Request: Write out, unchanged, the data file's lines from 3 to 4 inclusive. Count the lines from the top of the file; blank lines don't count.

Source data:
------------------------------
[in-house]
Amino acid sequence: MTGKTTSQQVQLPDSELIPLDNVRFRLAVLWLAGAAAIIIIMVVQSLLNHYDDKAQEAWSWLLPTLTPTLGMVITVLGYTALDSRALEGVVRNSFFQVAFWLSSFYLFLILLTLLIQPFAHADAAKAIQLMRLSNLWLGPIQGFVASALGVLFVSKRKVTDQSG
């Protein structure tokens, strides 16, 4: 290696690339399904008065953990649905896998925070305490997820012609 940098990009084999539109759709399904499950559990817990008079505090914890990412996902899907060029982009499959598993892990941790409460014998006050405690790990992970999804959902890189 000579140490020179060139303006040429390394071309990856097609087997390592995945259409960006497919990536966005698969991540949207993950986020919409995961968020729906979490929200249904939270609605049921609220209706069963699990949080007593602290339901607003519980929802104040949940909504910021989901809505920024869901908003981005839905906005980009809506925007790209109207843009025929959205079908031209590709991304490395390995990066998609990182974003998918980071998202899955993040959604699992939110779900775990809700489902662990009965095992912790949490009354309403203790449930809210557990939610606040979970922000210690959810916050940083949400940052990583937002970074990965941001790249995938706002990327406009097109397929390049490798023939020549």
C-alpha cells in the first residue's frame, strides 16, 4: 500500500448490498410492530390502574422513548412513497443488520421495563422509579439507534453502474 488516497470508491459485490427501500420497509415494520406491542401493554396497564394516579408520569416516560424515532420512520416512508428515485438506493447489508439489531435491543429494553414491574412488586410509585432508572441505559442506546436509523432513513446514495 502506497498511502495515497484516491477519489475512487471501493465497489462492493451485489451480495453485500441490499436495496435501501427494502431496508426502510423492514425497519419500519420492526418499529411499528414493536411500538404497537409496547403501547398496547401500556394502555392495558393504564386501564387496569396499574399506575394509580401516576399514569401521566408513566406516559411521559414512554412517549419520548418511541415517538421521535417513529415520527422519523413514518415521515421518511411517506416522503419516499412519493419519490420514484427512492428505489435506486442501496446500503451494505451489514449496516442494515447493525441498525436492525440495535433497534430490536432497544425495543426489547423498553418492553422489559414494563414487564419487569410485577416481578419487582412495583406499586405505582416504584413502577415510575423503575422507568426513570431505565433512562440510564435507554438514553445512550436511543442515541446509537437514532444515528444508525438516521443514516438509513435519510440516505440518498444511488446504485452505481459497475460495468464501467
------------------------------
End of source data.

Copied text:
């Protein structure tokens, strides 16, 4: 290696690339399904008065953990649905896998925070305490997820012609 940098990009084999539109759709399904499950559990817990008079505090914890990412996902899907060029982009499959598993892990941790409460014998006050405690790990992970999804959902890189 000579140490020179060139303006040429390394071309990856097609087997390592995945259409960006497919990536966005698969991540949207993950986020919409995961968020729906979490929200249904939270609605049921609220209706069963699990949080007593602290339901607003519980929802104040949940909504910021989901809505920024869901908003981005839905906005980009809506925007790209109207843009025929959205079908031209590709991304490395390995990066998609990182974003998918980071998202899955993040959604699992939110779900775990809700489902662990009965095992912790949490009354309403203790449930809210557990939610606040979970922000210690959810916050940083949400940052990583937002970074990965941001790249995938706002990327406009097109397929390049490798023939020549």
C-alpha cells in the first residue's frame, strides 16, 4: 500500500448490498410492530390502574422513548412513497443488520421495563422509579439507534453502474 488516497470508491459485490427501500420497509415494520406491542401493554396497564394516579408520569416516560424515532420512520416512508428515485438506493447489508439489531435491543429494553414491574412488586410509585432508572441505559442506546436509523432513513446514495 502506497498511502495515497484516491477519489475512487471501493465497489462492493451485489451480495453485500441490499436495496435501501427494502431496508426502510423492514425497519419500519420492526418499529411499528414493536411500538404497537409496547403501547398496547401500556394502555392495558393504564386501564387496569396499574399506575394509580401516576399514569401521566408513566406516559411521559414512554412517549419520548418511541415517538421521535417513529415520527422519523413514518415521515421518511411517506416522503419516499412519493419519490420514484427512492428505489435506486442501496446500503451494505451489514449496516442494515447493525441498525436492525440495535433497534430490536432497544425495543426489547423498553418492553422489559414494563414487564419487569410485577416481578419487582412495583406499586405505582416504584413502577415510575423503575422507568426513570431505565433512562440510564435507554438514553445512550436511543442515541446509537437514532444515528444508525438516521443514516438509513435519510440516505440518498444511488446504485452505481459497475460495468464501467